Why cannot law & order be decided locally? Why should someone in say Cornwall be forced to live by the same standards as someone in say Yorkshire, if the majority views differ? If those within one local authority vote for a zero tolerance on crime, why should not their police force implement that policy? If those within one local authority vote for a harsher regime in their prisons, why should they not have their wishes granted? To digress slightly, as with all political intentions, to devolve power to the people the Coalition's proposals for elected Police & Crime Commissioners - intended to replace Police Authorities and whose remit would be to hold the police to account - are meaningless, when also considering it is the intention to reorganise ACPO making them the body responsible for setting standards and best practise. Such an elected official would be powerless to deliver the type of law & order that people may want. What should be done in my opinion, if it is wished to provide the people with control of their police forces, is for the Chief Constable of each local authority to be elected - to become, in effect, the equivalent of a US sheriff for a fixed term of say four years. Agreed a national police force would be required to handle such matters as organised crime, money laundering and terrorism as examples; but at least it would leave what may be called 'day-to-day crime' for local people to decide. The basis on which a reorganisation of our police forces could be made can be viewed here and here.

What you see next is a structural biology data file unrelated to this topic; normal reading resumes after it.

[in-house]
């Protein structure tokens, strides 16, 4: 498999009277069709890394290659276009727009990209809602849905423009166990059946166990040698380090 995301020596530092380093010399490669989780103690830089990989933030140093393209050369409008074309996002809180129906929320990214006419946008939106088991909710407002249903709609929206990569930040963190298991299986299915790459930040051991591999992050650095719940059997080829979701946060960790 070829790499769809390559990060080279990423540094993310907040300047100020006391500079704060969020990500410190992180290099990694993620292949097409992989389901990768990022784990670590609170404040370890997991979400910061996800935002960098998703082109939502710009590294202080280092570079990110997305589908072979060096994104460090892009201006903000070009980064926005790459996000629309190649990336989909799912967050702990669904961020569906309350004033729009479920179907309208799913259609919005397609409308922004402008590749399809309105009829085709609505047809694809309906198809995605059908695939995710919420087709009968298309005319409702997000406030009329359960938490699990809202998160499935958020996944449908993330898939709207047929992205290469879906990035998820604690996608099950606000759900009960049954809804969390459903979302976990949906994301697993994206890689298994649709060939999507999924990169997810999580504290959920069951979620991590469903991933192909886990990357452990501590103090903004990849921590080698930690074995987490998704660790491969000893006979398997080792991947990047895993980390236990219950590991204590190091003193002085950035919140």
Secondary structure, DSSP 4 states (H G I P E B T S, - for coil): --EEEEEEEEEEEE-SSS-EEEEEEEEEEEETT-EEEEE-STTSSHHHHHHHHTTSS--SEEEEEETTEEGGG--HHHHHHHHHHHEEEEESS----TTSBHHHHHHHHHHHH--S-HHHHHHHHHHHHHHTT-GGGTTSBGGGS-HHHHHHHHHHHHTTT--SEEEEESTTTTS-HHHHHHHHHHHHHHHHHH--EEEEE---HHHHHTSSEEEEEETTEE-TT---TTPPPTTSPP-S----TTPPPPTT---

As with any service, be it private or public, the 'user' should have the right to decide that on which he wishes to spend his/her money - none more so than where the education of his/her child is concerned. Other than setting obligatory requirements - that every child should attend school between the ages of 5 and 16; and that certain 'core' subjects should be taught - why should central government be involved? Is it not the right of any parent to decide how their children are taught, what discipline is involved and the type of school they wish to be provided? Why should they also not decide who forms the teaching staff?